Caligula embraces the harrowing, and at times enchanting, madness that was found on All Bitches Die. However, Hayter elevates her craft, presenting visceral instrumentation. Along with the record’s collection of instrumental components, Hayter brings to the table her broad and expressive vocal range. From the bravado of her voice, exuding ethereal tension and terrifying shrieks, her voice is an instrument all on its own. Hayter explains the vocal direction she wanted throughout Caligula, going into some of the more technical aspects of her vocal preparation.

One of the questions that I’m constantly asking myself is ‘Why?’, and I feel like a lot more artists should ask themselves this question as well

“With this record I was specifically wanting to work with a very particular kind of tone,” she says. “It was actually one of the biggest challenges for me because I worked very hard to make sure [my voice] did not sound beautiful. Very technically speaking, I keep my larynx very very low throughout the record, and it sounds a little bit squashed, strangulated, very kind of wide and low, and it’s a little bit masculine. I wanted to get rid of any kind of breathy, femininity that would have been on previous records.”

When she writes, Hayter builds her work out of fragments. “Particularly for this record, I took a really weird approach to the songwriting,” she says. “Most of the songs started out [only using my] voice and piano, just to have chord progressions and structure. Sometimes I use no lyrics to establish a vocal line. But then a lot of it [the material] was then taken and totally deconstructed; the record kind of moves moment by moment, as opposed to song by song.

“I think about what the text is at any given moment and what the chord progression is, then how dynamics and any sort of additional texture or harmony will augment that lyric at that moment, and then I build things in almost like a vertical way,” she continues. “I’ll have this little base structure of like, ‘Here’s the chord progression, here’s the text.’ Then I’ll have all these different fragments of like, Oh right here I want there to be a piece of melody from this 11th century song that fits exactly with this lyric.’ So it’s a very deconstructed process putting everything together.”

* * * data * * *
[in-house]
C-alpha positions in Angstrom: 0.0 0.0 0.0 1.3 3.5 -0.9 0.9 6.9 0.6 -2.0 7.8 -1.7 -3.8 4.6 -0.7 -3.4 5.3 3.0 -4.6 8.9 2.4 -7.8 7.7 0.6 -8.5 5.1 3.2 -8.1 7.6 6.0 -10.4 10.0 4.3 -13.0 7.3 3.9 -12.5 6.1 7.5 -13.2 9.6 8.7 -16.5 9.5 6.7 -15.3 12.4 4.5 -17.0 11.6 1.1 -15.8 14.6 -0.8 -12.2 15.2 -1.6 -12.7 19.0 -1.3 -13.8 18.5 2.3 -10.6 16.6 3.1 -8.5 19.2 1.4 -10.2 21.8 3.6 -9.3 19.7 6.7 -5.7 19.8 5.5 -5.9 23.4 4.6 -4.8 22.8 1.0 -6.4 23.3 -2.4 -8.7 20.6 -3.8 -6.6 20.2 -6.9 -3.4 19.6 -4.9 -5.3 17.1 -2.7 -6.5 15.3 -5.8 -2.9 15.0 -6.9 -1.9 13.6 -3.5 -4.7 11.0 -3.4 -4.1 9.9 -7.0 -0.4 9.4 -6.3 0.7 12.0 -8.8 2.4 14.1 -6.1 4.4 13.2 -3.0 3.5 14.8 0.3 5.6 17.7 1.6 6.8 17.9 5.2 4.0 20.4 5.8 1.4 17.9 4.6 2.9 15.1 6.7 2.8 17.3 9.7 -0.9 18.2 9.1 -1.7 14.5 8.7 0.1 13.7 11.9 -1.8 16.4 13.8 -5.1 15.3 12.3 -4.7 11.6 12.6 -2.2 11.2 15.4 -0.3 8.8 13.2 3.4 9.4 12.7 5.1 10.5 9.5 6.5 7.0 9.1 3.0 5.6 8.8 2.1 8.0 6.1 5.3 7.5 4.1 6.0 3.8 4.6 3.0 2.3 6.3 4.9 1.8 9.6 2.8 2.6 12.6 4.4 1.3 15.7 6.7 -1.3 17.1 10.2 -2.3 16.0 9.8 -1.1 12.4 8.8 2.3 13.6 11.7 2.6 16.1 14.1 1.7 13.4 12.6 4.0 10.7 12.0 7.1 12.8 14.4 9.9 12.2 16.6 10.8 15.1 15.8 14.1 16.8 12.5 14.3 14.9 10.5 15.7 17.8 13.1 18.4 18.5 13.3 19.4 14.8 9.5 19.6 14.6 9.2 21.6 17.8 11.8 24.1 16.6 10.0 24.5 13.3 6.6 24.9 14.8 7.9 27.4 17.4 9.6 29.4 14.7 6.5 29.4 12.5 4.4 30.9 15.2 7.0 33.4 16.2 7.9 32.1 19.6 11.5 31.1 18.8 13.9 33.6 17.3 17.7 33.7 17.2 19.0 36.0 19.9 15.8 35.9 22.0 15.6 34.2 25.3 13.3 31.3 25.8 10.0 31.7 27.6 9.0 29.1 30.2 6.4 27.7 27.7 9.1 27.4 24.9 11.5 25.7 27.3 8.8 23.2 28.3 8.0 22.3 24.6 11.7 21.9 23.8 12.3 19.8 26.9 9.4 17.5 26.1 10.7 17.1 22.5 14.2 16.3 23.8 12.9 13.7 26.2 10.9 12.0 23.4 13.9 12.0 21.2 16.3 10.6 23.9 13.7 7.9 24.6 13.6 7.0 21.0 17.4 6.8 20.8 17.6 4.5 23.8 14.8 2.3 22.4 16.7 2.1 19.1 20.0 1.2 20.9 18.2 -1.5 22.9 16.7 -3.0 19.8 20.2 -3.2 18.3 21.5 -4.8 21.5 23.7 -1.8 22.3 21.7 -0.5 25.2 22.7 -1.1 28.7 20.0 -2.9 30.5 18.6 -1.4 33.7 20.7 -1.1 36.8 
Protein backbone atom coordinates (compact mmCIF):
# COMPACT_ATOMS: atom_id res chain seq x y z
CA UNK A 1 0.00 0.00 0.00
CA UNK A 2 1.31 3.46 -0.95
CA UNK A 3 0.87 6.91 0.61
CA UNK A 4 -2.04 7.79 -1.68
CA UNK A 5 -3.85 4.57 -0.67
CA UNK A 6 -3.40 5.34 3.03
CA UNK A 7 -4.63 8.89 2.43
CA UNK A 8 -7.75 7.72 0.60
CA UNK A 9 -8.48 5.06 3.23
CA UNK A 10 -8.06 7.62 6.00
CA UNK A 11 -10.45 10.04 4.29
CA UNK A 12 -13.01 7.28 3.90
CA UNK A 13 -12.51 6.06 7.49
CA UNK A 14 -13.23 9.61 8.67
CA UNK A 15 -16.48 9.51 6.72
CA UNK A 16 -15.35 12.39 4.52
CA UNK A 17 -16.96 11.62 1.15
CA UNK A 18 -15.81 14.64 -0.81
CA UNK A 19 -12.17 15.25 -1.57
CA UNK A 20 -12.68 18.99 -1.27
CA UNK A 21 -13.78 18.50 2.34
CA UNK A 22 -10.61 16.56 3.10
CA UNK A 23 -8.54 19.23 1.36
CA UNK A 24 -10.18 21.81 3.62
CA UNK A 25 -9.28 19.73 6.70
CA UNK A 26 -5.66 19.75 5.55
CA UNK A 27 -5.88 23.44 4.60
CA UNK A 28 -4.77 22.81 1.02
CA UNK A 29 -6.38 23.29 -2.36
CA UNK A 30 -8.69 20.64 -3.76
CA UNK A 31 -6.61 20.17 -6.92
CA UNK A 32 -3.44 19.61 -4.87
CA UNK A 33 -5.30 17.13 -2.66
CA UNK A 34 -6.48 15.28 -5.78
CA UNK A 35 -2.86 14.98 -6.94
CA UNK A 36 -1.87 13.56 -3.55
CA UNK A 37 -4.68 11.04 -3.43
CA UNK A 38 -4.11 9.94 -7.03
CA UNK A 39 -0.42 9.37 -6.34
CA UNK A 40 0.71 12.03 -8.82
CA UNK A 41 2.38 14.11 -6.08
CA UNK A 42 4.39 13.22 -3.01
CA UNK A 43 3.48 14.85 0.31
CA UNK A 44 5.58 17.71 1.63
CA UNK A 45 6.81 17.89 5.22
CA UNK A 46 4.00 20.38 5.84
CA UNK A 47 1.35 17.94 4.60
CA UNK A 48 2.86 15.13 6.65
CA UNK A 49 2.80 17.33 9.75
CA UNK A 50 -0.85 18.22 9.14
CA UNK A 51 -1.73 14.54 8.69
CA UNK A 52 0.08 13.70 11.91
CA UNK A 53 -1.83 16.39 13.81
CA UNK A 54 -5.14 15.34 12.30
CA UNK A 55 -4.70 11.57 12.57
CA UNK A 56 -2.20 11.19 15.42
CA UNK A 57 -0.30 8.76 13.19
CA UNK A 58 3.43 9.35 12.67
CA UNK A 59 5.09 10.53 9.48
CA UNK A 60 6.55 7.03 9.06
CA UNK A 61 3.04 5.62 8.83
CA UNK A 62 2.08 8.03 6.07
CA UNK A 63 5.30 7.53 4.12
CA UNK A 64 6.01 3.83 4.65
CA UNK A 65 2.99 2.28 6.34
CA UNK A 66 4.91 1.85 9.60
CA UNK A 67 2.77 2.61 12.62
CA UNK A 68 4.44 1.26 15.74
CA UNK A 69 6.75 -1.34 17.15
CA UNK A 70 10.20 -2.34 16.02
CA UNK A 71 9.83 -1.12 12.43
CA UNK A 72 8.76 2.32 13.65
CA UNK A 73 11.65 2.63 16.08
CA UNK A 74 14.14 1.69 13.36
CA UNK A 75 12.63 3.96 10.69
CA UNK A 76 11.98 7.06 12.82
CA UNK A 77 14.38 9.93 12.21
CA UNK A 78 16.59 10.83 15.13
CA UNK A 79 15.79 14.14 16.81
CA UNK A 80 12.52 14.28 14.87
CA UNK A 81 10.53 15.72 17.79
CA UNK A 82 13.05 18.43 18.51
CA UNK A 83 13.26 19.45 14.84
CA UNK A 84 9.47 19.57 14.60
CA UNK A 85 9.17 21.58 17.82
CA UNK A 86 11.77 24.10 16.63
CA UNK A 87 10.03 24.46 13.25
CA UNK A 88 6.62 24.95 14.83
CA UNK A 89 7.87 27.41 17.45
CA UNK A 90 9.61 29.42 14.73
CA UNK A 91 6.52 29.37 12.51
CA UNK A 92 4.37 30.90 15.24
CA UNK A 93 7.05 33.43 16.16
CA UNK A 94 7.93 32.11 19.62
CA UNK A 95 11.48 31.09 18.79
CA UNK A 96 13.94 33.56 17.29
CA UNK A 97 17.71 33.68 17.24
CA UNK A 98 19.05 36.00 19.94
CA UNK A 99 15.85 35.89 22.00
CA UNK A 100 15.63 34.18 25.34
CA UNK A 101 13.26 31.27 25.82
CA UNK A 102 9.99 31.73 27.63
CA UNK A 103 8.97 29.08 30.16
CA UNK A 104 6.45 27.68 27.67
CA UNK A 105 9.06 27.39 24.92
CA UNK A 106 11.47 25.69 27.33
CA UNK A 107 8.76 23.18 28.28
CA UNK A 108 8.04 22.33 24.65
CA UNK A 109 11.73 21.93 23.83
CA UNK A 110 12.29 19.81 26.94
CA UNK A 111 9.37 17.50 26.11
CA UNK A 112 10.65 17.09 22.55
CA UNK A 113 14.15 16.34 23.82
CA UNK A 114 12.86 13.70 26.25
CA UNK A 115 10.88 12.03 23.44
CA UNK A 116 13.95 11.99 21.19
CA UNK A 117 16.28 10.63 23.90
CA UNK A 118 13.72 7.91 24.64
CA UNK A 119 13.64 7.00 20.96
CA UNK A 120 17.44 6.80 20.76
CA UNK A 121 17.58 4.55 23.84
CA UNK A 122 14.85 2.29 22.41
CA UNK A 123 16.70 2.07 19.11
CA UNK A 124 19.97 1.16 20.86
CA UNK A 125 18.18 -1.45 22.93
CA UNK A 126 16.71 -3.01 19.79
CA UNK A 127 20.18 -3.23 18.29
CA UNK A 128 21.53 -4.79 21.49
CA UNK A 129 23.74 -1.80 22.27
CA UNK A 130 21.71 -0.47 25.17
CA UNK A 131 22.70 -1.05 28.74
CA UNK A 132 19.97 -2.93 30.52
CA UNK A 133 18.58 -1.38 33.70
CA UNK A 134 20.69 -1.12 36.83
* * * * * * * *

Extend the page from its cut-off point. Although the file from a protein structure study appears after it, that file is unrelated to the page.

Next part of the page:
Caligula is a unique record, one of the year’s most stylistically compelling. Hayter weaves together her academic fascinations and personal journey into pure, visceral art, unleashing her emotions through intense and powerful compositions. As an artist, Hayter is driven to create work that feels new, that is elaborate and unorthodox, while also being authentic and sincere. She looks to take themes in the cultural zeitgeist and flip them and view them in a different way. But perhaps even more importantly, she is also driven by a single question that pushes her to dig deeper and analyze her material.

“One of the questions that I’m constantly asking myself is ‘Why?’, and I feel like a lot more artists should ask themselves this question as well,” she says. “Because being an artist is ultimately about editing; editing choices and making choices. So everything that I do, every move I make artistically, or everything I put into the work, there’s always a reason why. I’m always asking myself, ‘Why is that there? Why did I do that?’ It can be a little maddening sometimes. But I think that has been one of the things that has really helped me stay on track.”

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  • “Do you doubt me traitor” is honestly a work of art. From the first haunting note Hayter sings, you can feel the raw visceral pain behind her lyrics. Truly, unlike anything I’ve heard before.